Parkview: a model or one of a kind?
As I reported last month the session has decided to continue with our exploration, not as five groups but as a single group to which everyone is invited. The meetings will be a blend of social time and some discussion. It will be a good event to invite newcomers to. Session also said they would like to see a book discussion group that would focus on issues relevant to the church, e.g. leadership, youth culture , worship models.
To stimulate your thinking on the future of our congregation, I would like to ask: is the way we do things at Parkview (informally, multiculturally, inclusively, non-dogmatically, non-guilt based, collectively, family-style, with a food-oriented approach, attentively, holistically) a model for other churches? Or are we a one-of-kind congregation surviving the way we think is best in our specific context? I thought about that this last month as we attended mass in the Notre Dame in Paris and when I sat in the pews in the old Protestant church in The Hague where the former Dutch Queen often sits in the balcony, just a few hundred feet from the city hall where my parents were married. Would a Parkview “work” there as well as in different places in the US?
I would like to raise two sub-questions to this question. A. Do we exhibit any of the pitfalls of the contemporary congregation Jim Tautger identifies? Here they are: 1. Worship wars. One or more factions in the church want the music just the way they like it. Any deviation is met with anger and demands for change. The order of service must remain constant. Certain instrumentation is required while others are prohibited. 2. Prolonged minutia meetings. The church spends an inordinate amount of time in different meetings. Most of the meetings deal with the most inconsequential items. 3. Facility focus. The church facilities develop iconic status. One of the highest priorities in the church is the protection and preservation of rooms, furniture, and other visible parts of the church’s buildings and grounds. 4. Program driven. Every church has programs even if they don’t admit it… The problem is not with programs. The problem develops when the program becomes an end instead of a means to greater ministry. 5. Inwardly focused budget. A disproportionate share of the budget is used to meet the needs and comforts of the members instead of reaching beyond the walls of the church. 6. Inordinate demands for pastoral care. All church members deserve care and concern, especially in times of need and crisis. Problems develop, however, when church members have unreasonable expectations for even minor matters. 7. Attitudes of entitlement. This issue could be a catch-all for many of the points named here. The over-arching attitude is one of demanding and having a sense of deserving special treatment. 8. Greater concern about change than the gospel. Almost any noticeable changes in the church evoke the ire of many; but those same passions are not evident about participating in the work of the gospel to change lives. 9. Anger and hostility. Members are consistently angry. They regularly express hostility toward the church staff and other members.10. Evangelistic apathy. Very few members share their faith on a regular basis. More are concerned about their own needs rather than the needs of the world and community in which they live. Although we could dedicate more of our budget to mission beyond ourselves and although we would not get a perfect score, I do not see a red flag in any of these areas. So we are doing something right.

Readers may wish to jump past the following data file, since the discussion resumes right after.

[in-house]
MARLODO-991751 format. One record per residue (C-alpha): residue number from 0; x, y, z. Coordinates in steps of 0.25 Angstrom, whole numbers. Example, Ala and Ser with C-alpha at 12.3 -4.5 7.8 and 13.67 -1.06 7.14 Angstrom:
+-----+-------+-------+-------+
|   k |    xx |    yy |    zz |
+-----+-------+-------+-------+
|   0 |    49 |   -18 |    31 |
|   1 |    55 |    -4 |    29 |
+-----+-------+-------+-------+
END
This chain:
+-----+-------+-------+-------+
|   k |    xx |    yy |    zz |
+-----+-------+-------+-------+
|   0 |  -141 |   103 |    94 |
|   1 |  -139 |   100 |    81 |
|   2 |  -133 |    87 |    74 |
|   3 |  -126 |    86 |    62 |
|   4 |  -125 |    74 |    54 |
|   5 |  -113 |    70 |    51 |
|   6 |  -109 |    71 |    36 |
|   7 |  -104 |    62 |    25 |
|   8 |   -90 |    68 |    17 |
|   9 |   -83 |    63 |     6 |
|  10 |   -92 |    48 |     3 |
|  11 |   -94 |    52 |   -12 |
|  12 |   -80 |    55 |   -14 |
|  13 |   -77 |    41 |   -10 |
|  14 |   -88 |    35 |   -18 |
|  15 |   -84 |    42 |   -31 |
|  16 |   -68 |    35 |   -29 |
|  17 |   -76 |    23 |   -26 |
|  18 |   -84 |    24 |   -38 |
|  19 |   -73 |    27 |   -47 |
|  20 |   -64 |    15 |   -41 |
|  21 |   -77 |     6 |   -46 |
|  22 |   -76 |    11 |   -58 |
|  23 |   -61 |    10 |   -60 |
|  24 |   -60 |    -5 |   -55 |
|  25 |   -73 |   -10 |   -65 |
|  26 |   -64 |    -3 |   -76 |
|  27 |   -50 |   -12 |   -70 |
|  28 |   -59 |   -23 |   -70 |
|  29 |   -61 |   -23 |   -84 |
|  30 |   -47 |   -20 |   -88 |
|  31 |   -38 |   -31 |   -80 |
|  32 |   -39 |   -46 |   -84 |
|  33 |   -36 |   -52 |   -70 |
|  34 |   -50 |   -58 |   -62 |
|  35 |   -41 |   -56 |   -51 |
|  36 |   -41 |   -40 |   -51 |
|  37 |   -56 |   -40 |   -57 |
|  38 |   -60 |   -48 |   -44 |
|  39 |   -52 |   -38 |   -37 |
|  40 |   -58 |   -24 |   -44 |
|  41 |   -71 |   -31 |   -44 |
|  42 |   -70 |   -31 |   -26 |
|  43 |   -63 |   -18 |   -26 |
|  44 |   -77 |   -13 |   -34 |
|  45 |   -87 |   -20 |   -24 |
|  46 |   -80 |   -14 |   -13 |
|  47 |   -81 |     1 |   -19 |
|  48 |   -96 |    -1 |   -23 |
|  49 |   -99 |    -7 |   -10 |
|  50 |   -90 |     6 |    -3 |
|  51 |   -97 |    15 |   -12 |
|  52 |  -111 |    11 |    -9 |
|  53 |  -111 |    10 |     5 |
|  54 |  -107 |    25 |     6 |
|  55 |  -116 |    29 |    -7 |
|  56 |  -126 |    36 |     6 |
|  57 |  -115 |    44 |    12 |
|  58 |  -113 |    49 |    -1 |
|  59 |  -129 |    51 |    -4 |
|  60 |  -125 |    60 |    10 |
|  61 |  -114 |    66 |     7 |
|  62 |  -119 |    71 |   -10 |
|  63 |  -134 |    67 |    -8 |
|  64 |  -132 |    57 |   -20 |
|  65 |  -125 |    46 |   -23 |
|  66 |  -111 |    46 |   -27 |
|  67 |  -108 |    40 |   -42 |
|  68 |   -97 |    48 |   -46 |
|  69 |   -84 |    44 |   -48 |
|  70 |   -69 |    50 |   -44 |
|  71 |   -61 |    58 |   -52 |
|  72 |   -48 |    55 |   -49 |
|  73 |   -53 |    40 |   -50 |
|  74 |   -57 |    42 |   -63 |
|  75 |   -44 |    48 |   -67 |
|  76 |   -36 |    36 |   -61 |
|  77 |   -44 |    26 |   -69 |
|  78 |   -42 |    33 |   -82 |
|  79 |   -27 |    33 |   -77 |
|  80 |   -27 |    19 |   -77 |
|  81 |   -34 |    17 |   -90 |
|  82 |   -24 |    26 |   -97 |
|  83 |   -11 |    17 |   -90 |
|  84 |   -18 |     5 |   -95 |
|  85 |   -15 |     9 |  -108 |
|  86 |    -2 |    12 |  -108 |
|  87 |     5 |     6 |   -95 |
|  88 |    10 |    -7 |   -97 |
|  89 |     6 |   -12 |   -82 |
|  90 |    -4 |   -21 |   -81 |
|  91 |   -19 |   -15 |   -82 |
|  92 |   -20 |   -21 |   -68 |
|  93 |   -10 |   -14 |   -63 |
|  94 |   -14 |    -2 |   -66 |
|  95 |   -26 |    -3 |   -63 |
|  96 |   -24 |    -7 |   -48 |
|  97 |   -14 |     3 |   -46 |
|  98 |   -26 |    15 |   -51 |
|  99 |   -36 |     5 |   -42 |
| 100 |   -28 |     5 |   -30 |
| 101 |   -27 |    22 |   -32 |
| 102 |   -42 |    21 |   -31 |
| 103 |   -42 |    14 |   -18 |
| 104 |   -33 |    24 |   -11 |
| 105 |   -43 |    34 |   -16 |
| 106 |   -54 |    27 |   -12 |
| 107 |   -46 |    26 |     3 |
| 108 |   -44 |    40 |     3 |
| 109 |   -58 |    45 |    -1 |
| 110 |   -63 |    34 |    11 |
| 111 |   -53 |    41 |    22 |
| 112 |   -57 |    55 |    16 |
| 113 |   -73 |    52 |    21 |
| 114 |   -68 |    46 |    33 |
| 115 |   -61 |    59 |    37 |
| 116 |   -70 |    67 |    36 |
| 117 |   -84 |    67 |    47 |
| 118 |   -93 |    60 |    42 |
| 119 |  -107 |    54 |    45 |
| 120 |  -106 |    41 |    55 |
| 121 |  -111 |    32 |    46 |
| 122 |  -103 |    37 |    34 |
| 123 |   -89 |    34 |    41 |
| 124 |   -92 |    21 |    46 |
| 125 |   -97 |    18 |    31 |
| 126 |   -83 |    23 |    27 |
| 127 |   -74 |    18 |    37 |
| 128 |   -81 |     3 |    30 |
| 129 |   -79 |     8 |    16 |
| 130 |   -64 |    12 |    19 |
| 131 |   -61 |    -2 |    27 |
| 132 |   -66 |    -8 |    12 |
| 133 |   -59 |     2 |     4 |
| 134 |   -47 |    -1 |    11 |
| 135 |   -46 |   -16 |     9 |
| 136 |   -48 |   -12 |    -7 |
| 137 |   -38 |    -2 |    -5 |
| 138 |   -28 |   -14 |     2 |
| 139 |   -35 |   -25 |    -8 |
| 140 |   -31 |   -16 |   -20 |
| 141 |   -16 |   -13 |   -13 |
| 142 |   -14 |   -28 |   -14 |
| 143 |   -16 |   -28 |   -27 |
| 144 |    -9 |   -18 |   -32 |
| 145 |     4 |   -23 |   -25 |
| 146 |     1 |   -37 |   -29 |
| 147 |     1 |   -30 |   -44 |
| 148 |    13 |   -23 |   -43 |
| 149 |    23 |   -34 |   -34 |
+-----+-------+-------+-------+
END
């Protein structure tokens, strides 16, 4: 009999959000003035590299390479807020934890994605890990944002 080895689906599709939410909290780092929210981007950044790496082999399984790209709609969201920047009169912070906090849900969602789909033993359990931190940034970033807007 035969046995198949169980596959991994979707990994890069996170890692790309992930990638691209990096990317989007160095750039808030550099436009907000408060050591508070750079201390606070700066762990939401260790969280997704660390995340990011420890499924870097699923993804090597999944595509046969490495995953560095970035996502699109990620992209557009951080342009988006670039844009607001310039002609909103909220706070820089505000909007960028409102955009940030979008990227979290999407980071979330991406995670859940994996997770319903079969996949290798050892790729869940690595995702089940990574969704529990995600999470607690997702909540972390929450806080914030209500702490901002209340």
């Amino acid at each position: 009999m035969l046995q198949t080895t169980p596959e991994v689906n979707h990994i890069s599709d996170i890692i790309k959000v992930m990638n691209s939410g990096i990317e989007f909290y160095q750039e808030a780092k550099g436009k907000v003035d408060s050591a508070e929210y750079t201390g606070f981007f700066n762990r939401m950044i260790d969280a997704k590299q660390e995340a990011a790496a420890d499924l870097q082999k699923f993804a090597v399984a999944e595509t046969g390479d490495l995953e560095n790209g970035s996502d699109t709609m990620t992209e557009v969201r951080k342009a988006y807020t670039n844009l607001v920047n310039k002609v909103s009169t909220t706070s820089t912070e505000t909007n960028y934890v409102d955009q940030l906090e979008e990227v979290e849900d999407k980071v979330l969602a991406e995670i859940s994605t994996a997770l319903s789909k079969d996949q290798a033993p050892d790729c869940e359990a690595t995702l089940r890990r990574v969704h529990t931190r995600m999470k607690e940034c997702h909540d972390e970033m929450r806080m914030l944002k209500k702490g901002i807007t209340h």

B. Do we read society well? It is possible that we could “get church right” even if we do not understand society. The odds are against it, however. For example, do we as a congregation grasp that because of the busy life of people n their twenties, thirties and forties, the Church is largely for the young and the over-fifty? Do we understand that youth are so busy meeting all the extracurricular requirements for college entry and engaging in sports that church activities are often a luxury? The pressures to succeed in an economy with a widening achievement and wealth gap are getting greater every year. Do we understand that in the seventies the Church was losing the educated while holding on to the less educated, but that now that statistic has flipped? The educated are more likely to be in church and the less educated are getting exhausted trying to survive. Do we understand that the youngest generations are less interested in rock band style worship and more in mystery and in what’s real? If you have an opinion, let me know. Thanks for all you do. May God bless our ministry. Aart